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    1. You're welcome, and this is a good one. There is a Chinese made stove, the Volcano, that is about 3/4 ounce lighter, but the quality just isn't there from what I can see.

      HJ

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  2. Hey Jim,Thanx alot for the XLNT review & your Photo-Zen is still the optimal best!

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    1. Hi, Rick,

      You're welcome. I got a new camera for Christmas, and I'm having fun with it.

      HJ

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  3. i currently use the Optimus Vega for remote canister ... i really like the pot support on it and the little built in legs for liquid feed mode

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    1. Hi, Jordan,

      The little legs on the Vega are definitely a nice idea, and the Vega is in the same general class as the Spider. The thing I like about the Spider is that it is so packable. When I tried to fit a gas canister and the Vega into a Titan kettle, I couldn't do it, but I could with the Spider.

      Would I buy a Spider if I already had a Vega? Probably not. Looks like it should work well for you. I am very pleased to see so many new stoves of this type (remote canister) coming out.

      HJ

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  4. Great write up. I like the stove a lot.

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    1. Hi, Ross,

      Isn't it a great little stove? I'm really liking how much stove they've packed into something so small.

      HJ

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  5. I just ordered a Kovea Camp 5 off eBay (the Spider was not available). At the same time I ordered the Kovea LPG adapter. Now I am wondering if I can use the adapter to operate the Camp 5 stove using propane? I probably should have asked this before I ordered the stuff, but I didn't think of it then.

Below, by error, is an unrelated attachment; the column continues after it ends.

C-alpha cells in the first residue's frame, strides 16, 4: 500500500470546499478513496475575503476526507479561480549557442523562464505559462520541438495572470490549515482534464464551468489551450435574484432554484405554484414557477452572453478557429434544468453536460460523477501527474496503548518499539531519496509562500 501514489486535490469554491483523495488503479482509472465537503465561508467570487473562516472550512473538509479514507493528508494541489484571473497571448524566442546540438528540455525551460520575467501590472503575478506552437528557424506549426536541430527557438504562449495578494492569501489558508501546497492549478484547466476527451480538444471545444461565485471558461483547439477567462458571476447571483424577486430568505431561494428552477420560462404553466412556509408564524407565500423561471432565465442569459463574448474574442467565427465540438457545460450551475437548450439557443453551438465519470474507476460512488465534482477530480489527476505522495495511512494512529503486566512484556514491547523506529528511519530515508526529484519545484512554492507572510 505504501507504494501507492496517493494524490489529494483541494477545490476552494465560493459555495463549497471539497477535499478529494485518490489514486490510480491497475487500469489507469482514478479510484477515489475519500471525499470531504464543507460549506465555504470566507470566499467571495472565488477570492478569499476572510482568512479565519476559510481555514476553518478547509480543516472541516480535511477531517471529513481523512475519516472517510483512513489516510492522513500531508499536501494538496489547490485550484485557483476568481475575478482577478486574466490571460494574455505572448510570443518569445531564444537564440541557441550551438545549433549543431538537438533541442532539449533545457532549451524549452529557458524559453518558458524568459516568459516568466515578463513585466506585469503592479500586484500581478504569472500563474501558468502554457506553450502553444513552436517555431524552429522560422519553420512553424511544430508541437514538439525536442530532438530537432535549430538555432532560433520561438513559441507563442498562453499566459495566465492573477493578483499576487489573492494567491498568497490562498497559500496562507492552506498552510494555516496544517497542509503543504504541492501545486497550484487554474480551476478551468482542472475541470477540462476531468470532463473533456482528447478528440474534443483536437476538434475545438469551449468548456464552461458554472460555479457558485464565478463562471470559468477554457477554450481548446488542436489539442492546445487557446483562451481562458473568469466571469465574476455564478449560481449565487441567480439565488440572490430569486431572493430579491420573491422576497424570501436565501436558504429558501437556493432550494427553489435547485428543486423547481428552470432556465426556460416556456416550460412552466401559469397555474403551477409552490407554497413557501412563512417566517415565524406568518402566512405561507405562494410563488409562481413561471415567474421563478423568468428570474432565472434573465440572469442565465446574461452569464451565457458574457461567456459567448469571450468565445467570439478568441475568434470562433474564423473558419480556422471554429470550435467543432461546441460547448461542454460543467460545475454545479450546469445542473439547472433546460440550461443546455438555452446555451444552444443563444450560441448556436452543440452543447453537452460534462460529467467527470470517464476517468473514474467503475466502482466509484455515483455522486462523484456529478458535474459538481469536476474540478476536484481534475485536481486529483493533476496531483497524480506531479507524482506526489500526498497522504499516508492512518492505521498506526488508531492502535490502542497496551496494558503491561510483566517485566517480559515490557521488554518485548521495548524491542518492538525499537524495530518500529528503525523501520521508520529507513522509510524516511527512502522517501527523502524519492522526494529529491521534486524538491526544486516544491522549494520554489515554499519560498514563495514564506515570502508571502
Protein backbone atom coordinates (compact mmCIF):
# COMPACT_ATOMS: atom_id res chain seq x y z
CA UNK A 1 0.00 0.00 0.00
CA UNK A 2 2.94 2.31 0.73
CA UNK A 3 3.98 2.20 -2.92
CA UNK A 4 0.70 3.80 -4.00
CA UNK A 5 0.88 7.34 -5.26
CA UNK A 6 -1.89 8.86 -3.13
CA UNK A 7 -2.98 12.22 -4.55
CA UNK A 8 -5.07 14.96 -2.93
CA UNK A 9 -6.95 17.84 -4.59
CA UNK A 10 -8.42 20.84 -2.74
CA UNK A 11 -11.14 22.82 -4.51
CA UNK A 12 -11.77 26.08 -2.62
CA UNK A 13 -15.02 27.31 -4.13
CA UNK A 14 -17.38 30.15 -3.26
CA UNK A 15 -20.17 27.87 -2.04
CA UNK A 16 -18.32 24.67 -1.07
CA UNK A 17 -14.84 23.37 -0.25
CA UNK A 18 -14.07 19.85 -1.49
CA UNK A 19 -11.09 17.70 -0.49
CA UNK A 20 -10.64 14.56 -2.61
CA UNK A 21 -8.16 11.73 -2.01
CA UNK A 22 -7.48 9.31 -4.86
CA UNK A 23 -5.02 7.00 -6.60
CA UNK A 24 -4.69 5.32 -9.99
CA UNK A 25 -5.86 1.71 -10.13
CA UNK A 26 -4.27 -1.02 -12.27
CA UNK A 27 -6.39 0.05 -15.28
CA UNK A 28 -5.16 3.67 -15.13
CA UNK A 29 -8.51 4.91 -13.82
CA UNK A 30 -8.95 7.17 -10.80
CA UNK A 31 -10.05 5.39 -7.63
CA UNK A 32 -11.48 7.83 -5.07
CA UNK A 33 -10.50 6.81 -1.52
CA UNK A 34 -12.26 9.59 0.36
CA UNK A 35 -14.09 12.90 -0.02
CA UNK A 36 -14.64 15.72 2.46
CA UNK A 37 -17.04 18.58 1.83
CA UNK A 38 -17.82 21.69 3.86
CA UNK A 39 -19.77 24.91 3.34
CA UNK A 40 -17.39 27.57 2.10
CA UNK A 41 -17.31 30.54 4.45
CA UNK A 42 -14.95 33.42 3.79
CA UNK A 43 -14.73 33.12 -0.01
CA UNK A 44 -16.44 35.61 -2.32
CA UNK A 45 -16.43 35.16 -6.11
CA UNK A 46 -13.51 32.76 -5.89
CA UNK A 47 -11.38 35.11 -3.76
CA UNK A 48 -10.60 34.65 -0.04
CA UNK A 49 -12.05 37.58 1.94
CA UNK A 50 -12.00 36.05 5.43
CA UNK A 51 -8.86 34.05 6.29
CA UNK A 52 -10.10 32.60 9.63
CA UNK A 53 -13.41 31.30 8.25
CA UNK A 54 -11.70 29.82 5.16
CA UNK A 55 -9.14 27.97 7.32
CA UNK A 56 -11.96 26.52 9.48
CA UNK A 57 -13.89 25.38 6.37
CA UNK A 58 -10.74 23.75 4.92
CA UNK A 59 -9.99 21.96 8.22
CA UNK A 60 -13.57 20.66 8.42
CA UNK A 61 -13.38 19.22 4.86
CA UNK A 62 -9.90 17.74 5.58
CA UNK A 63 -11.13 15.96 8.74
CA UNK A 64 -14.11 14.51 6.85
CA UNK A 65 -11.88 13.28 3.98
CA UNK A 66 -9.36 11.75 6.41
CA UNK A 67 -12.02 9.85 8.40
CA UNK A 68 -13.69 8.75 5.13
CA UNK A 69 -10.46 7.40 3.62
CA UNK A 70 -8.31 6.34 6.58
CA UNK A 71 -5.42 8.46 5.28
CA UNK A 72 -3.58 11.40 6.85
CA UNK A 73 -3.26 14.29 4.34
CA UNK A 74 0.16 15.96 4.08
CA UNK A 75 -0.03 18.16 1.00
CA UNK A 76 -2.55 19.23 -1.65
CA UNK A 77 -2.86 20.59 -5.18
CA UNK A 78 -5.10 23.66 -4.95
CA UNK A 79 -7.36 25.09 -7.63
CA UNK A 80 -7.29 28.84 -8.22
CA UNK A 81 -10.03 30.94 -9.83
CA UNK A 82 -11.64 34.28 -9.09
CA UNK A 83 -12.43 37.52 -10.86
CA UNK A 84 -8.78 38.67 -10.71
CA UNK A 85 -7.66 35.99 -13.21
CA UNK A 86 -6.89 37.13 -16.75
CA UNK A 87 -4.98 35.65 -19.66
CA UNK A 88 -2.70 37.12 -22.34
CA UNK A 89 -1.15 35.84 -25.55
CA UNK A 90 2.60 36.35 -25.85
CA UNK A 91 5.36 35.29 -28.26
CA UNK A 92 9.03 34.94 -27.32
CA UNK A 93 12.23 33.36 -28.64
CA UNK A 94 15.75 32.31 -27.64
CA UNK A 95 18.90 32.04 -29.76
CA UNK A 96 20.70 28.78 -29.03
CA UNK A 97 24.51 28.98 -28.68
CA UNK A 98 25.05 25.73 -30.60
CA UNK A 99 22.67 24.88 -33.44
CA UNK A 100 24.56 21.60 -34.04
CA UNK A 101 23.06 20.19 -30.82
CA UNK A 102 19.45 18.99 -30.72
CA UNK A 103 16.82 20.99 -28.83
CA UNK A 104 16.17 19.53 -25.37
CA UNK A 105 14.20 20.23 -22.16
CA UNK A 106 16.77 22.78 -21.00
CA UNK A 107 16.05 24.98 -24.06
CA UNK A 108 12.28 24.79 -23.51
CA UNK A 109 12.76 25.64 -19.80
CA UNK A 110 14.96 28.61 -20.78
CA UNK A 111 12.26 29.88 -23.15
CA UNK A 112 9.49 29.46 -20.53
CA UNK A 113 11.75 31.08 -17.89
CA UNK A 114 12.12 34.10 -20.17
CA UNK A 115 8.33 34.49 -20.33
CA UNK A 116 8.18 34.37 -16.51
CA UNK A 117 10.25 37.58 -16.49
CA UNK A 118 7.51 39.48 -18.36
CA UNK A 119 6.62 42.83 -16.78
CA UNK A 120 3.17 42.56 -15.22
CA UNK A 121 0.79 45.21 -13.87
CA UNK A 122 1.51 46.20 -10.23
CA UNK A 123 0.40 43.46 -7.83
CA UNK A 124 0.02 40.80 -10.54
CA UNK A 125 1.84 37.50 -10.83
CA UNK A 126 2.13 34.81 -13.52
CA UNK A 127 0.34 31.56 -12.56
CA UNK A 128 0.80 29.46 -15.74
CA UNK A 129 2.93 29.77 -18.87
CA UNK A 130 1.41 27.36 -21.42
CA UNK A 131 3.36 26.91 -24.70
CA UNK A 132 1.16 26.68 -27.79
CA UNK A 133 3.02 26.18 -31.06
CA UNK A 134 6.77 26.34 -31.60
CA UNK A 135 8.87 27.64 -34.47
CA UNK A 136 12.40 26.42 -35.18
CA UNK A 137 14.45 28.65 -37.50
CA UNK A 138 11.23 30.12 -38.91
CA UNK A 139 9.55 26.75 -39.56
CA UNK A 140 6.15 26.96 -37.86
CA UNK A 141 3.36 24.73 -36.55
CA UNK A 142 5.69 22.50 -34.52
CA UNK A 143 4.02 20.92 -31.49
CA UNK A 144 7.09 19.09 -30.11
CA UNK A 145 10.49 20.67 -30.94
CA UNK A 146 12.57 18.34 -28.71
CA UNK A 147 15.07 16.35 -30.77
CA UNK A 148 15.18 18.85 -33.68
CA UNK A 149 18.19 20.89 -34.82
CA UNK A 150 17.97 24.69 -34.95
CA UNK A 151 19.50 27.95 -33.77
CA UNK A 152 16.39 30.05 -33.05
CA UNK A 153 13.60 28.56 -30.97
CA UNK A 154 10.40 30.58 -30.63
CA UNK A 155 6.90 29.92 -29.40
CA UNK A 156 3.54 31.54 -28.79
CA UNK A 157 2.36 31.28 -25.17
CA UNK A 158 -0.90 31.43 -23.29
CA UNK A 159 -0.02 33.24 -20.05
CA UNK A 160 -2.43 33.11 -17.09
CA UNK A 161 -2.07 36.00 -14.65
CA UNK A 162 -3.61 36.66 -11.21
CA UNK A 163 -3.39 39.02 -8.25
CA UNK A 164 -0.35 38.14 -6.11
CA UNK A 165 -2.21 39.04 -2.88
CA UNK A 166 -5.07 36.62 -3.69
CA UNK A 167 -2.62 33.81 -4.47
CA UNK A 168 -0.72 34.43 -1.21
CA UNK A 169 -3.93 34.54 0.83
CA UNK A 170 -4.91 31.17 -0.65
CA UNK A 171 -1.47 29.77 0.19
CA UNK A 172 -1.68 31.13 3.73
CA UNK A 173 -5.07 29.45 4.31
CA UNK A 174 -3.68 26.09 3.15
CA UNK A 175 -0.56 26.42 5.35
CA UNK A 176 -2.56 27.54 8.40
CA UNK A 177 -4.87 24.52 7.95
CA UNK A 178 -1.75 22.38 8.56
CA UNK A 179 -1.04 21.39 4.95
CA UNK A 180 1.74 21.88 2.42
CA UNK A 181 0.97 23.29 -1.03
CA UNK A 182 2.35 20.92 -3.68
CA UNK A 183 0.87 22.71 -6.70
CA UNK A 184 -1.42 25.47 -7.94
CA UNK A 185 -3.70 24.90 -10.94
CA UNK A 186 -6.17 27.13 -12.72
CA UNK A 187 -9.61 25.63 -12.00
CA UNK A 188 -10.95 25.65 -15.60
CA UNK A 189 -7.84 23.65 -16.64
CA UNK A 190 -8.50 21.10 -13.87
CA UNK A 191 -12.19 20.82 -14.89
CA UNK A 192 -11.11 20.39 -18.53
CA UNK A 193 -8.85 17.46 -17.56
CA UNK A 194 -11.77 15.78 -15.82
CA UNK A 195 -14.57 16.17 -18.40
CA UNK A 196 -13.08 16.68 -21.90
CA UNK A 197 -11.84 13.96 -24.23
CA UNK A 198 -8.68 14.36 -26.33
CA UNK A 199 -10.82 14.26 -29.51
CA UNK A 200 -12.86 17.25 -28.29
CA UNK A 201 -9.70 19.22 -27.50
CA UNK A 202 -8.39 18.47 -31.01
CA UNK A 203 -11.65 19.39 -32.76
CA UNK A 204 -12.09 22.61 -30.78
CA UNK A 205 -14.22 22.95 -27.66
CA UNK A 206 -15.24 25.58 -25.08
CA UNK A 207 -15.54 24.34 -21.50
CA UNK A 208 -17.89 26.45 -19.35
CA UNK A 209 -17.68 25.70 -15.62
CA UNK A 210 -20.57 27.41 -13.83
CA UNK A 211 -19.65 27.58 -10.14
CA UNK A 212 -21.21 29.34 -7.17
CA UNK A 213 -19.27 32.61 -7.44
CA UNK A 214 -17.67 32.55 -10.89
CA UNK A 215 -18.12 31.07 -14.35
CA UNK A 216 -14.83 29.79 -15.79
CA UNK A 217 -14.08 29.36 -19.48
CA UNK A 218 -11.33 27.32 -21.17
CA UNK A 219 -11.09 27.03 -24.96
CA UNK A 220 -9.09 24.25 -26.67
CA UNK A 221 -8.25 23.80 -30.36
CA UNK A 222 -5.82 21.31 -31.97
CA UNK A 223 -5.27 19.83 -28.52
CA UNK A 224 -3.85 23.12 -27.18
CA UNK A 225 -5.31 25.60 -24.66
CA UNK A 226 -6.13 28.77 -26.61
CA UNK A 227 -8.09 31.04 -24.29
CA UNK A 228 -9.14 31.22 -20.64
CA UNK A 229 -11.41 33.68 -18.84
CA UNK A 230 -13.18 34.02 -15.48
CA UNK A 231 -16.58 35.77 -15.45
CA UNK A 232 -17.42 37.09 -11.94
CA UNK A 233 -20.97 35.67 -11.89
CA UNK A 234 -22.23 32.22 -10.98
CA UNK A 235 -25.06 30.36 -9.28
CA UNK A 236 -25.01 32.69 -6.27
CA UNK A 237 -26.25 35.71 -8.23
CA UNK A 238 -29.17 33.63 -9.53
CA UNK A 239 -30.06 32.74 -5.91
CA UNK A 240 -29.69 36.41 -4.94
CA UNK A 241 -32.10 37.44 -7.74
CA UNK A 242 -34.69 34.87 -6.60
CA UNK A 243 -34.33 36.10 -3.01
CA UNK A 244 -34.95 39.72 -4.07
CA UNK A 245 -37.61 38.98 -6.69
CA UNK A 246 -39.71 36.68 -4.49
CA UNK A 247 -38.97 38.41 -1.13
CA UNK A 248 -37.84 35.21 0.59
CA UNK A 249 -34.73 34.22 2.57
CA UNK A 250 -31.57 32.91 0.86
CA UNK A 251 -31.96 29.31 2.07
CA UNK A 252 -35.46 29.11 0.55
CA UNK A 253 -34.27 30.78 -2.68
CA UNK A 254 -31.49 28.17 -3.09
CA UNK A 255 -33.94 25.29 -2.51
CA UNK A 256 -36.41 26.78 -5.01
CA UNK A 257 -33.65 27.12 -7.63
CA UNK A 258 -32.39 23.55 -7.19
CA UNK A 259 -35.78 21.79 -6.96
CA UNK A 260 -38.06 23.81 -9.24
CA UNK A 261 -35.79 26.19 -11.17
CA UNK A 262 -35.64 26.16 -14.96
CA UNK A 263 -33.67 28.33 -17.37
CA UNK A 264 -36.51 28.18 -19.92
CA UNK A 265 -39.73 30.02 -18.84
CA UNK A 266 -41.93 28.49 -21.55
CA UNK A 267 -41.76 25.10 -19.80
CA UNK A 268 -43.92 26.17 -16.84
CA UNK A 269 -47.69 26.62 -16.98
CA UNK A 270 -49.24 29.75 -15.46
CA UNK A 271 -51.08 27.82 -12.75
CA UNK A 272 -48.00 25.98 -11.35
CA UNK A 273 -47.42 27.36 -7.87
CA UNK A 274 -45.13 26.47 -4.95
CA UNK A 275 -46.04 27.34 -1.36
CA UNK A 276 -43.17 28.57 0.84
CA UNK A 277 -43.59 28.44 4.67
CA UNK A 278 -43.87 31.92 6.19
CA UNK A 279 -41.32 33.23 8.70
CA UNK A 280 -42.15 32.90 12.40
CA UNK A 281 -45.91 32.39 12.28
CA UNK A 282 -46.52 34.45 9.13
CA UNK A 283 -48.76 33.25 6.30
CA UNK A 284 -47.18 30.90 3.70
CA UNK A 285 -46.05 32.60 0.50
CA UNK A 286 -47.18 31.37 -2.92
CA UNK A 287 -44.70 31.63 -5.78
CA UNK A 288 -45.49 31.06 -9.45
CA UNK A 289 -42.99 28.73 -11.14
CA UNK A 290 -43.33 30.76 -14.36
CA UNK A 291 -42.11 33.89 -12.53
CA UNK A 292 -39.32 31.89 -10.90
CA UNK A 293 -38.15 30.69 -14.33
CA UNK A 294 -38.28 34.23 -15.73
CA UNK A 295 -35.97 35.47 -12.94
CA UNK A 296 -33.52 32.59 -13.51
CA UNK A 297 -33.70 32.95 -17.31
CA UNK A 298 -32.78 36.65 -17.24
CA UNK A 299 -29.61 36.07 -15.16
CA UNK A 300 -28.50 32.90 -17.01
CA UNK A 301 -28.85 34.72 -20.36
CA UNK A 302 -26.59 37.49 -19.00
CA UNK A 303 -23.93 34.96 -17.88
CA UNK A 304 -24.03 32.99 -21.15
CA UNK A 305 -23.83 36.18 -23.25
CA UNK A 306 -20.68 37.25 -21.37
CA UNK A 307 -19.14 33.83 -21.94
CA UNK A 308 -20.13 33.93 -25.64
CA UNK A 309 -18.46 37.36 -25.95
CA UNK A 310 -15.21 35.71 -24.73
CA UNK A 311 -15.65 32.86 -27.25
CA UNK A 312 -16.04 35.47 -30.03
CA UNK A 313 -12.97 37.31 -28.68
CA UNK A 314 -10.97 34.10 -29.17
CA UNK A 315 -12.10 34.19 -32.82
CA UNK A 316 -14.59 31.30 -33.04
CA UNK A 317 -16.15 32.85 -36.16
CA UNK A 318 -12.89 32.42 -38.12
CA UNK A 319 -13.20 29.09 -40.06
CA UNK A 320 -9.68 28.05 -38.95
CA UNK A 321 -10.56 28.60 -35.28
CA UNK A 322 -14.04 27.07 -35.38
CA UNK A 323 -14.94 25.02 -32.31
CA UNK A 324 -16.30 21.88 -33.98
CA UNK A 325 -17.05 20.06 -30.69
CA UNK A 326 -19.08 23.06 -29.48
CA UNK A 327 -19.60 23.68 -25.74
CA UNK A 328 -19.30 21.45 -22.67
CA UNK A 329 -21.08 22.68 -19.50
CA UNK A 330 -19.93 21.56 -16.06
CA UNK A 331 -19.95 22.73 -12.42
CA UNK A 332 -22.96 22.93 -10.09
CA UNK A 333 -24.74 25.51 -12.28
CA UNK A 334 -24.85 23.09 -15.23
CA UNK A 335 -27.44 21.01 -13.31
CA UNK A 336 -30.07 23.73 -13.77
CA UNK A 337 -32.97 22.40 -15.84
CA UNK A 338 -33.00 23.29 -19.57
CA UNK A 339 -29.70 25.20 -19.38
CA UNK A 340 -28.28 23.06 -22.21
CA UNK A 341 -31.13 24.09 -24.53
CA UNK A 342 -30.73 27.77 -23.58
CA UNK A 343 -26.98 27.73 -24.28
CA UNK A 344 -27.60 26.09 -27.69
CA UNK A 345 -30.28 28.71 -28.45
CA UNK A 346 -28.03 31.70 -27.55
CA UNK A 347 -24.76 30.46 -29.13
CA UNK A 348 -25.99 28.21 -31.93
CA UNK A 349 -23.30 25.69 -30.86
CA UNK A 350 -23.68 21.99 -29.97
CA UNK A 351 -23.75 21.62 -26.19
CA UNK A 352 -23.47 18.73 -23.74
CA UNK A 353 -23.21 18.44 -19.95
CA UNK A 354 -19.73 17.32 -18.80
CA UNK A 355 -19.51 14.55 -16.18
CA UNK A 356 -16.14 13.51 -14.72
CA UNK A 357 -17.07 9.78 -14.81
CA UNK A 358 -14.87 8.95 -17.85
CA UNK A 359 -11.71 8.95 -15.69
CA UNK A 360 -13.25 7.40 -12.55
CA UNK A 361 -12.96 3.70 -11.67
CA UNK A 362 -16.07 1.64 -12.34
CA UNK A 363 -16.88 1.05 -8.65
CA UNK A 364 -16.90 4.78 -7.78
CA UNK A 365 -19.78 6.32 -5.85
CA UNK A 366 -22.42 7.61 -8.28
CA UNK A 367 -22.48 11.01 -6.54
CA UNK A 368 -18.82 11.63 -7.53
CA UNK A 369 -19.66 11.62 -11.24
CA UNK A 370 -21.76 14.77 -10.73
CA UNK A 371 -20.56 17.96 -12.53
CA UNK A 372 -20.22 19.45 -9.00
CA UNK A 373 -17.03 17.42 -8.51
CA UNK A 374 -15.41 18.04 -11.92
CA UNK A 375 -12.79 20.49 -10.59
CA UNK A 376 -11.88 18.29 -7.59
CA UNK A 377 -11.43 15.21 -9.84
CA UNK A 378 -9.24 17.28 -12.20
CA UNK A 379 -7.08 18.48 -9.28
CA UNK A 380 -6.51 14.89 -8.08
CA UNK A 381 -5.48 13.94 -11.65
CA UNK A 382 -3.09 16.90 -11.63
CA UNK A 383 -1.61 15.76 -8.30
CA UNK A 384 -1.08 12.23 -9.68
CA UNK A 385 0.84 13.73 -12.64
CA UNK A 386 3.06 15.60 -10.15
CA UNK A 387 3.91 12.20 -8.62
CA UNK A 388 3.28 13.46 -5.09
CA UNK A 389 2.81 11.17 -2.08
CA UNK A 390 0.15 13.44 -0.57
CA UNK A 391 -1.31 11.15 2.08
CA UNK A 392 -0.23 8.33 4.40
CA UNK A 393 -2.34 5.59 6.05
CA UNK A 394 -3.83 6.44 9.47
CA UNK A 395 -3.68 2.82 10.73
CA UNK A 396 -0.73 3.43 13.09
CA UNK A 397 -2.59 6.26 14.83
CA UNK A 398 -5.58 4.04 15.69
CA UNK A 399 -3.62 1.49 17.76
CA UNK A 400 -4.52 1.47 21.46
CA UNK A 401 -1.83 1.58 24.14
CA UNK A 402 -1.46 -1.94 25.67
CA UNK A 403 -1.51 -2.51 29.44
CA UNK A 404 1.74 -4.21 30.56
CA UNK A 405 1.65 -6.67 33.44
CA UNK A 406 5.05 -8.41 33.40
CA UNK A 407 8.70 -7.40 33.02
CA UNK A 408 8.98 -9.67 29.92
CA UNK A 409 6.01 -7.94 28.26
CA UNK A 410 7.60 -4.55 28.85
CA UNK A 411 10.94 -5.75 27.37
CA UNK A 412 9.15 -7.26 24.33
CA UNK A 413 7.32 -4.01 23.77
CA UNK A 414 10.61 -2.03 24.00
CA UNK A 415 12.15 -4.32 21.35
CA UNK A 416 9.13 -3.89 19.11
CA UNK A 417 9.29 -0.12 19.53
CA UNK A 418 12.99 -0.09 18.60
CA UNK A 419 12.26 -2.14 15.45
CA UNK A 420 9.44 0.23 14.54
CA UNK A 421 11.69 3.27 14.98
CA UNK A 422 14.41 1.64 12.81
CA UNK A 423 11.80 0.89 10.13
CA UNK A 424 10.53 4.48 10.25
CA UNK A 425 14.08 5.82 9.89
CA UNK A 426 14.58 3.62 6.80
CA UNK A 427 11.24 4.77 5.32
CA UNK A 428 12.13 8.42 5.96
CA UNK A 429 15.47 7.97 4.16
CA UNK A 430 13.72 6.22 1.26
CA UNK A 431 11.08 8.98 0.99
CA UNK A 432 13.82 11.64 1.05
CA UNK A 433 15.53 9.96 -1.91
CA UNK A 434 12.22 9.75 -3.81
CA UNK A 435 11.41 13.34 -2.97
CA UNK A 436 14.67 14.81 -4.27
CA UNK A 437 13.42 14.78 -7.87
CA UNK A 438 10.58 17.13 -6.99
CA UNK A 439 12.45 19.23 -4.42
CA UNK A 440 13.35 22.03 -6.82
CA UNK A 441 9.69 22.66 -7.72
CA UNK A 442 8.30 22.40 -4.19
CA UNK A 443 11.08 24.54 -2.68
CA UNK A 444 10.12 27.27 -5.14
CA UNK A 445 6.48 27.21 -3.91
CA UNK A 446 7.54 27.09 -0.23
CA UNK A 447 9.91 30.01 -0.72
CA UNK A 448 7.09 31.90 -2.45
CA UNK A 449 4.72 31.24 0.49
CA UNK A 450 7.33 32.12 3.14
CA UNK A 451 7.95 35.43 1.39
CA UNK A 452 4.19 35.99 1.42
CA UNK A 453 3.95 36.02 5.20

Ralph McCall

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    1. Ralph,

      Yes, you should be able to operate your Camp 5 off of 100% propane using the Kovea LPG adapter, JUST BE CAREFUL. The vapor pressure is higher with propane, so your stove may be "jumpy." That is, a small turn of the valve may allow higher increments in the flame than you're used to. Be careful with it until you get used to it. And remember, there's no law that says you have to turn it up to 100% full flame.

      HJ

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  6. Hey Jim!
    Thanks for another great review.

    I've got Kovea Spider since October '12 and i should say it is very nice stove to cook meals and boil water. I used my MSR Titan kettle with it too.

    Couple months ago I wrote a review of this stove. The review is in Russian, but there is a boiling test and some photos, that are understandable in any language.
    http://propohody.com/kovea-spider-review/

    Good luck with your new camera:)
    Anton

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    1. Hi, Anton,

      I saw your review. You have a lot of good photos in that review. Thanks for bringing it up here so that my readers will have a chance to view it if they like.

      HJ

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  7. Hi Jim,

    Thanks for this great review. This sounds like just the stove I've been looking for. So based on your recommendation, I bought one on eBay. Now my Primus Spider is up for sale.